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Internet Engineering Task Force                 Jieyun (Jessica) Yu
INTERNET DRAFT                                                UUNET
Expires in December, 1999                                June, 1999

draft-yu-routing-scaling-01.txt

                          Scalable Routing Design Principles

Status of this Memo

   This document is an Internet-Draft and is in full conformance with
   all provisions of Section 10 of RFC2026.

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   Copyright Notice

   Copyright (C) The Internet Society (1999).  All Rights Reserved.

Abstract

   Routing is essential to a network.  Routing scalability is essential
   to a large network.  When routing does not scale, there is a direct
   impact on the stability and performance of a network.  Therefore,
   routing scalability is an important issue, especially for a large
   network.  This document identifies major factors affecting routing
   scalability as well as basic principles of designing scalable routing
   for large networks.

Contents

   1           Introduction  ..................................      2
   2           Common Routing Design Goals  ...................      2
   3           Characteristics of Today's Large Networks  .....      3

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   4           Routing Scaling Issues  ..........................    3
   4.1         Router Resource Consumption  .....................    3
   4.2         Routing Complexity  ..............................    5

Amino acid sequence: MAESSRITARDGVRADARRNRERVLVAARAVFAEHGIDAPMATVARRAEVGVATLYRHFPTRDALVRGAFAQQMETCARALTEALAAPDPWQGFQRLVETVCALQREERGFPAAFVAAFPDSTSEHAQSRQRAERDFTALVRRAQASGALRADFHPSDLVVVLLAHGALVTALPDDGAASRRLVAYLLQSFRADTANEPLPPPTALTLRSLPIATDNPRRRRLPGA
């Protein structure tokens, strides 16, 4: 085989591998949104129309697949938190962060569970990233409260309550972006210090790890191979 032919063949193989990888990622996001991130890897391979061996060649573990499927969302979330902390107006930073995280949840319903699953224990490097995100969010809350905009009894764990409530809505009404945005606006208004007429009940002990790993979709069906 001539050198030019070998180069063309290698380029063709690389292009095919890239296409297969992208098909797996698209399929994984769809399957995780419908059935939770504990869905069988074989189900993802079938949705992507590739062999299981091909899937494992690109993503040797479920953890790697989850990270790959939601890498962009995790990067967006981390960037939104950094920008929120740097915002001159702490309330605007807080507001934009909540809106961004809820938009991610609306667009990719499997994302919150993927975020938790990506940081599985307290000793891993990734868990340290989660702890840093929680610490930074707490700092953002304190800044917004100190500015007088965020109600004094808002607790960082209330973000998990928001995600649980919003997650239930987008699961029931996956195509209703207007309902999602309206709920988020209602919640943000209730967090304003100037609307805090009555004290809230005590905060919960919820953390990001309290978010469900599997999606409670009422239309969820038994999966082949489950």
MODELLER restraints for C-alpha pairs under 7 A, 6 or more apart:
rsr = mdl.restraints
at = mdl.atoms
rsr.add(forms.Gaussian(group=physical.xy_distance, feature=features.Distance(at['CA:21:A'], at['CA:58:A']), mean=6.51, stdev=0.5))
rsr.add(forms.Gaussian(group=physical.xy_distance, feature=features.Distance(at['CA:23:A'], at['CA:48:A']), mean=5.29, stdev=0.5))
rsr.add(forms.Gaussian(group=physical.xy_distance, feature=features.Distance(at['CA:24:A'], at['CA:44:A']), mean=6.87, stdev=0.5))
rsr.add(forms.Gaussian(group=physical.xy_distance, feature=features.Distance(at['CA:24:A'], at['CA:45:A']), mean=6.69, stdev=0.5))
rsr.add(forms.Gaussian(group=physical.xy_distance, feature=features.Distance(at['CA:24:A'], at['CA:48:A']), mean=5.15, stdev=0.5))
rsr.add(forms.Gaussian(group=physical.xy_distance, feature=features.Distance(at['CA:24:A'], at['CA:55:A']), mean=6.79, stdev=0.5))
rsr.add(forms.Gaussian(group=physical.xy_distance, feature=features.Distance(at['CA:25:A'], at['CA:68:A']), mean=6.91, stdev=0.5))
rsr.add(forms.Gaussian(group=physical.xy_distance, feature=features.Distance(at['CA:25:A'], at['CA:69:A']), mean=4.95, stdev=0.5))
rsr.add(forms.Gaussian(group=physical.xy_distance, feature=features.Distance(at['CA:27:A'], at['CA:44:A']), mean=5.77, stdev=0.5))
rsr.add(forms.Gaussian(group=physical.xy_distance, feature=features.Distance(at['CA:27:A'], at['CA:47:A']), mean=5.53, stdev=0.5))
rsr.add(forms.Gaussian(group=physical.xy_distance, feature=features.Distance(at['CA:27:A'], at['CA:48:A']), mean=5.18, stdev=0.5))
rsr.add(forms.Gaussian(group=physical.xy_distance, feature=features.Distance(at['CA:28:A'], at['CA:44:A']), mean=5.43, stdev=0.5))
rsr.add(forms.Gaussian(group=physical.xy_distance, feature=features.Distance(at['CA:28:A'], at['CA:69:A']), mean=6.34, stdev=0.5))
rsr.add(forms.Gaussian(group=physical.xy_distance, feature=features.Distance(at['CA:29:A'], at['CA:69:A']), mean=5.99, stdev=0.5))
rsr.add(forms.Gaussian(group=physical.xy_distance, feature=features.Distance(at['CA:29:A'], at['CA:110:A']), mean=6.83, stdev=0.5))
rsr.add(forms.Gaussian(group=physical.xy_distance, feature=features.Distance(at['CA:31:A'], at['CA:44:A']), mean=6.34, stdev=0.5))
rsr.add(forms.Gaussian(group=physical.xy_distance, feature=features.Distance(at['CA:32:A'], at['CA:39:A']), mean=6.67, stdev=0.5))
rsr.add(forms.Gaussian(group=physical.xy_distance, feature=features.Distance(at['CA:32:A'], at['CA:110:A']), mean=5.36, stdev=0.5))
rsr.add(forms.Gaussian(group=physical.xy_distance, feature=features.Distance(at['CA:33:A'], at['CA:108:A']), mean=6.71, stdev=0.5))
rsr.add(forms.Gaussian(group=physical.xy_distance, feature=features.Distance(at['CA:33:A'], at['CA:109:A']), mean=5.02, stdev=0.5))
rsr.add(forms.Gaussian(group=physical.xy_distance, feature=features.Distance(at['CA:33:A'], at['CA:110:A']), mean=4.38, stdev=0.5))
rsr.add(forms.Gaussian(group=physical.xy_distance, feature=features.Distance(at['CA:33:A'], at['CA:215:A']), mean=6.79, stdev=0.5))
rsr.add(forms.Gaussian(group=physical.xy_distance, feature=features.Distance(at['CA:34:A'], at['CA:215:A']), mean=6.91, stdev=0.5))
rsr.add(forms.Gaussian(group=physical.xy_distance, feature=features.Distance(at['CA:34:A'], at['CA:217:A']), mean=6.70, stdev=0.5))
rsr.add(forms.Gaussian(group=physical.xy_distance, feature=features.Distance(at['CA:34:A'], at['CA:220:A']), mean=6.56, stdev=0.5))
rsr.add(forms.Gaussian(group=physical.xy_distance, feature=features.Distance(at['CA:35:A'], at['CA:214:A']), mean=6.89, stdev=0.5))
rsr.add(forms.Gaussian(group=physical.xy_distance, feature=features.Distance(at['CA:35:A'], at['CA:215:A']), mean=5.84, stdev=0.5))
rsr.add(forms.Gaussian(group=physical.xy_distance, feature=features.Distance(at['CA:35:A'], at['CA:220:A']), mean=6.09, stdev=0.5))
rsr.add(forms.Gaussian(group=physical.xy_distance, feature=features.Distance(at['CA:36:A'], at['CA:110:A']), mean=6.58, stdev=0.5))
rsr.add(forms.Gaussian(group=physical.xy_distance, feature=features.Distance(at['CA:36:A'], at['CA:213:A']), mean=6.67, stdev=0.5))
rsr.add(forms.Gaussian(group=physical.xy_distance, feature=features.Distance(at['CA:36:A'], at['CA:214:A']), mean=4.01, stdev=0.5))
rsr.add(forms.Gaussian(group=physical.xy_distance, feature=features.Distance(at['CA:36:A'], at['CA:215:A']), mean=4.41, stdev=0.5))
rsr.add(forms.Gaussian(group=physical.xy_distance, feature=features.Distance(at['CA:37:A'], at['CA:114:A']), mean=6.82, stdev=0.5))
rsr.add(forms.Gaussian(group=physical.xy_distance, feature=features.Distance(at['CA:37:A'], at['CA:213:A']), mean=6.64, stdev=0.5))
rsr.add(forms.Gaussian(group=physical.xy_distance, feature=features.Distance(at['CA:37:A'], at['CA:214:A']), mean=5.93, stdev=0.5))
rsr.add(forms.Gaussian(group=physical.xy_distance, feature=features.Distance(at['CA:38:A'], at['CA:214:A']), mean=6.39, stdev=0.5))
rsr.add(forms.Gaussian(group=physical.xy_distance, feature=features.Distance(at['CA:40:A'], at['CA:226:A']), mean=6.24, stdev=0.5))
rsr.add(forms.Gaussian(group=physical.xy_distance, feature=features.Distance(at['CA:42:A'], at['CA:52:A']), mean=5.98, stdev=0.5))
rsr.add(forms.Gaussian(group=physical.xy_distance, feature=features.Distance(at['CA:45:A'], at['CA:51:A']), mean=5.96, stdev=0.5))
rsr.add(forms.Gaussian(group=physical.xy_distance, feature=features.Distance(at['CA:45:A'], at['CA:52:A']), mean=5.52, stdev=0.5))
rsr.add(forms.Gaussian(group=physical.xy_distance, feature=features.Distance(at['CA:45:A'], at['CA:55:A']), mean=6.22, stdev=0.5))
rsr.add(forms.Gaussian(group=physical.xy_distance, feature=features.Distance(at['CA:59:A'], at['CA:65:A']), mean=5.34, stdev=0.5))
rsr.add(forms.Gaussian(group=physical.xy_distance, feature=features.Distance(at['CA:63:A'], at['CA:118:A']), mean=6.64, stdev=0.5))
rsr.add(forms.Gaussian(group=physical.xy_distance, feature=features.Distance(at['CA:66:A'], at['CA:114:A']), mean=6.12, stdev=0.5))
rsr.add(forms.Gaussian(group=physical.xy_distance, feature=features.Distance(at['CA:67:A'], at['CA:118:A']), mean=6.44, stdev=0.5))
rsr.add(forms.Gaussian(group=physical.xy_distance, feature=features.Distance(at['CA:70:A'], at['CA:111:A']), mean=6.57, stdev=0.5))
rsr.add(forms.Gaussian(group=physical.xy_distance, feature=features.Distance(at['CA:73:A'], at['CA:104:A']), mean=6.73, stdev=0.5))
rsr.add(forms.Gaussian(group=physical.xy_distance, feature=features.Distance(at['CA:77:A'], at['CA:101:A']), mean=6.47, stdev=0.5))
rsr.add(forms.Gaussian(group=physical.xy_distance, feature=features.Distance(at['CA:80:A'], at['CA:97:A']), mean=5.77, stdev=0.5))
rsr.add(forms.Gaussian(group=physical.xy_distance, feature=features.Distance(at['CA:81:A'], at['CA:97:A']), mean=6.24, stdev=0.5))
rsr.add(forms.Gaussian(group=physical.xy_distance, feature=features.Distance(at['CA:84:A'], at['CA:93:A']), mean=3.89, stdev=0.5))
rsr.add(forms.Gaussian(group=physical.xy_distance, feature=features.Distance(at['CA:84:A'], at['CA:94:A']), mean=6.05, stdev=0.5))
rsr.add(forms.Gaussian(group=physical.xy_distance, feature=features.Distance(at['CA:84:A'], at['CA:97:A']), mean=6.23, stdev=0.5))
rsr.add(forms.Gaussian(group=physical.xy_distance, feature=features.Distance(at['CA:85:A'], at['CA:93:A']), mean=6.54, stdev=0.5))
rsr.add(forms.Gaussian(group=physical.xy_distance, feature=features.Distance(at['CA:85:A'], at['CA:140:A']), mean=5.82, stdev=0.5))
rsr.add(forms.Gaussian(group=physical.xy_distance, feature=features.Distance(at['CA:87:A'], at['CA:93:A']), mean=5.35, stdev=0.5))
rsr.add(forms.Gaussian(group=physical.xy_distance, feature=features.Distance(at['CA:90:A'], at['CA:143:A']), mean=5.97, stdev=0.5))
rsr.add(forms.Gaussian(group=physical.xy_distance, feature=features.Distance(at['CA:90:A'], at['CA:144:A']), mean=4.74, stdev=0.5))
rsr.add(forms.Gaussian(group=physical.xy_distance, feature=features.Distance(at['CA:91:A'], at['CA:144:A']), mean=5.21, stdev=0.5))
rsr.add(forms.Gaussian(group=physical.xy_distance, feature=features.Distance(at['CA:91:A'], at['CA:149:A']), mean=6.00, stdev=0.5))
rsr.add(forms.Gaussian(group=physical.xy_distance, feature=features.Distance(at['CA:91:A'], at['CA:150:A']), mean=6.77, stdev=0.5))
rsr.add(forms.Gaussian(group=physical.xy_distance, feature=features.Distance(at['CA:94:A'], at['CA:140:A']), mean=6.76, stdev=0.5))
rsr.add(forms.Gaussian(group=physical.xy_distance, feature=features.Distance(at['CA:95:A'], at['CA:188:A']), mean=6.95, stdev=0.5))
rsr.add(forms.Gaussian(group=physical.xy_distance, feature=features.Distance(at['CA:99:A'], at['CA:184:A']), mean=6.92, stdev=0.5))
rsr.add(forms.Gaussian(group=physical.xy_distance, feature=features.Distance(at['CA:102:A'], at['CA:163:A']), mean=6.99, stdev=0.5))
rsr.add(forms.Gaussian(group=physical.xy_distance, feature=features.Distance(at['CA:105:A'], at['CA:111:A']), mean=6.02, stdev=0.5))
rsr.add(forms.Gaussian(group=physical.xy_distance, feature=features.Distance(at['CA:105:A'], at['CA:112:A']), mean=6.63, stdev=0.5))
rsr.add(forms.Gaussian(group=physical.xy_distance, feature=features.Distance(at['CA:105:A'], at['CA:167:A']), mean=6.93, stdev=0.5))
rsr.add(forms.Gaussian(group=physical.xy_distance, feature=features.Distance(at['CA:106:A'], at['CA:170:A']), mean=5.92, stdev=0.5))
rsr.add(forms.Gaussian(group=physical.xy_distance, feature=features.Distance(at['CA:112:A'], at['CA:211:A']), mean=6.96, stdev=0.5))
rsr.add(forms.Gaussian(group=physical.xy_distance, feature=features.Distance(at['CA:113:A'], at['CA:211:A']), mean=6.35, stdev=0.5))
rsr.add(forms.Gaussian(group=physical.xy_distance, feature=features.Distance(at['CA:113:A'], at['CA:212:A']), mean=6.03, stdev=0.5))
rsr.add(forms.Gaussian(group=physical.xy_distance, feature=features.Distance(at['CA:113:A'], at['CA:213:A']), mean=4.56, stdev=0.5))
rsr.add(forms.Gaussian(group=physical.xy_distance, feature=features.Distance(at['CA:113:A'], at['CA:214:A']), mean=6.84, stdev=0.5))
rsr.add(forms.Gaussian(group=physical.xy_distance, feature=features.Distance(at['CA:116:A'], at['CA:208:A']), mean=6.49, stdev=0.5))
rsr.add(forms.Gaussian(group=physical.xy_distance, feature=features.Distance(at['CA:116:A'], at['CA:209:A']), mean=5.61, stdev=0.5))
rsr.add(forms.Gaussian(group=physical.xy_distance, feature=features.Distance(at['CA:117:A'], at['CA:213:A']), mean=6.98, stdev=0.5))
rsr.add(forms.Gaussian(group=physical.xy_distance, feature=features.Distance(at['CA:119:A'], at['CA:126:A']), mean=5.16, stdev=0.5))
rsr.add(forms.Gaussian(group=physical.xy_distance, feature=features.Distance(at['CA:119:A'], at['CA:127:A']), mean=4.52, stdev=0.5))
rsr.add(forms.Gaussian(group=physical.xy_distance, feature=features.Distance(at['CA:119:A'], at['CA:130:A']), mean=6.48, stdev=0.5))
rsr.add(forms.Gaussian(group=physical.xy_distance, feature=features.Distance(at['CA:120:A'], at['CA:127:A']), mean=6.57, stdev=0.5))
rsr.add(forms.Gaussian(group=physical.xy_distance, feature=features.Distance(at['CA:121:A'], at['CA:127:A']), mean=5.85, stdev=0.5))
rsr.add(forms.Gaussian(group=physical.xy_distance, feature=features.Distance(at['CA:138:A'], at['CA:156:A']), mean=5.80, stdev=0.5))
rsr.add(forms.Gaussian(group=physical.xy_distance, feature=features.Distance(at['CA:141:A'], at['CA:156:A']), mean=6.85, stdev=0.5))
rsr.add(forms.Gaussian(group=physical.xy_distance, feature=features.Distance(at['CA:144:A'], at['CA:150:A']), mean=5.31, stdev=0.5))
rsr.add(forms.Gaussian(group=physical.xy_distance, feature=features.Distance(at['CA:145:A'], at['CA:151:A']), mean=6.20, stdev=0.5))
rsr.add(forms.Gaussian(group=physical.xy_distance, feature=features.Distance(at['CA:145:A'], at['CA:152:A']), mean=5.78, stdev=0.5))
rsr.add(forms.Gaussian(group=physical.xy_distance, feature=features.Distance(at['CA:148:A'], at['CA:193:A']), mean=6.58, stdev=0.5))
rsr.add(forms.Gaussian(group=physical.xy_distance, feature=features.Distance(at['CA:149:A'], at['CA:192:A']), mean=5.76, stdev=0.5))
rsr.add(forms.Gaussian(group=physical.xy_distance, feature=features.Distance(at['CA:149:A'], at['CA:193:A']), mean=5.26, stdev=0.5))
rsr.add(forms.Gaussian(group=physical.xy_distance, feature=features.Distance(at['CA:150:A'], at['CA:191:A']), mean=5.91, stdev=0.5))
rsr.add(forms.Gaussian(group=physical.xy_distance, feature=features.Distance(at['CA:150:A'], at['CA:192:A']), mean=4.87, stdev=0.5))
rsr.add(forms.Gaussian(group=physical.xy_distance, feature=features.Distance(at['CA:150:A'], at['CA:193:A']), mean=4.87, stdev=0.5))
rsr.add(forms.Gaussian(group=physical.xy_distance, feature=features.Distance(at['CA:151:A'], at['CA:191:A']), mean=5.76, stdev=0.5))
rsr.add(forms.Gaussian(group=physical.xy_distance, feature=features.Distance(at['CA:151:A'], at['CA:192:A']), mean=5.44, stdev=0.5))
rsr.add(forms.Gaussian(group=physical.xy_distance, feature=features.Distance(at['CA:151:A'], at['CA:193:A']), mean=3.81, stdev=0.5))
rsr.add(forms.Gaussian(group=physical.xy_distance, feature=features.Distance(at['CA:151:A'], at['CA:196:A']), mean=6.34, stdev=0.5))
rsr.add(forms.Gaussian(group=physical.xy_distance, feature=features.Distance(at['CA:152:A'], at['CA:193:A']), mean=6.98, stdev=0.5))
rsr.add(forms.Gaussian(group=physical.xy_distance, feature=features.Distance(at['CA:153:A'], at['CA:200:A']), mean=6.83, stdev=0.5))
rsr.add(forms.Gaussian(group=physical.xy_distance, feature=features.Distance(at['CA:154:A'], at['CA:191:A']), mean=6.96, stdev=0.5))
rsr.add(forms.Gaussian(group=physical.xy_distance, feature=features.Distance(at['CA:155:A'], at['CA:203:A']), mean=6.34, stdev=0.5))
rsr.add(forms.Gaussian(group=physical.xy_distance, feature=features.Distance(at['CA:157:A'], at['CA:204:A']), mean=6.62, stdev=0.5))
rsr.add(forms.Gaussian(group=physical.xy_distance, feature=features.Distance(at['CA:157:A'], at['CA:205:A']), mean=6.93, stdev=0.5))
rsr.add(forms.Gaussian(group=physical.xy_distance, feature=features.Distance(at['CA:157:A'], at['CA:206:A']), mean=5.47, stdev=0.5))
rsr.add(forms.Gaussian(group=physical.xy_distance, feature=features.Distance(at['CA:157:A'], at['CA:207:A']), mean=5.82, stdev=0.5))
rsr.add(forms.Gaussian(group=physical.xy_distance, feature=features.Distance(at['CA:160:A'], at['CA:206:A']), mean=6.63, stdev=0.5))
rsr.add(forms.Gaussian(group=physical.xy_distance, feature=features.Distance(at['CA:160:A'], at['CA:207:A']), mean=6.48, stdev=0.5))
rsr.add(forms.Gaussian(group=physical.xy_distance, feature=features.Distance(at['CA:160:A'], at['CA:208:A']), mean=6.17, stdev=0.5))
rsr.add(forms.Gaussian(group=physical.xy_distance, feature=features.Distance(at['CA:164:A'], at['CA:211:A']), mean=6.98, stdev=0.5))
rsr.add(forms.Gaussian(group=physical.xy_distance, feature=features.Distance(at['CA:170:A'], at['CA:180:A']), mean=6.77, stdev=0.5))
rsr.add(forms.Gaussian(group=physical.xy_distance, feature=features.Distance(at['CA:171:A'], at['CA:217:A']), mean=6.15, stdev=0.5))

5           Routing Protocol Scalability .....................    6
   5.1         IS-IS and OSPF  ..................................    6
   5.2         BGP  .............................................    7
   6           Scalable Routing Design Principles  ..............    9
   6.1         Building Hierarchy  ..............................    9
   6.2         Compartmentalization  ............................   12
   6.3         Making Proper Trade-offs  ........................   13
   6.4         Reduce Burdens of Routing Information Process  ...   13
   6.4.1       Routing Intelligence Placement  ..................   13
   6.4.2       Reduce Routes and Routing Information  ...........   14
   6.4.2.1     CIDR and Route Aggregation  ......................   14
   6.4.2.2     Utilize Default Routing where it's Possible  .....   15
   6.4.2.3     Reduce Alternative Paths  ........................   15
   6.4.2.4     Use New Technologies  ............................   15
   6.4.3       Use Static Route at Edge  .........................  16
   6.4.4       Minimize the Impact of Route Flapping  ............  16
   6.5         Scalable Routing Policy and Scalable Implementation  17
   6.6         Out-of-band Process  ..............................  18
   7           Conclusion and Discussion  ........................  19
   8           Security Considerations  ..........................  20
   9           Acknowledgement  ..................................  20
   10          References  .......................................  20
   Appendix A  Out-of-Band Routing Processes  ....................  21

1. Introduction

   Routing is essential to a network. Without routing, packets cannot be
   delivered to desired destinations and the network would be non-
   functional. The challenge of designing routing for a large network,
   such as a large ISP backbone network, is not only to make it work but
   also to make it scale. Without a scalable routing system, a network
   may suffer from severe performance penalty as unfortunately proven by
   disastrous events in large networks. This document attempts to
   analyze routing scalability issues and define a set of principles for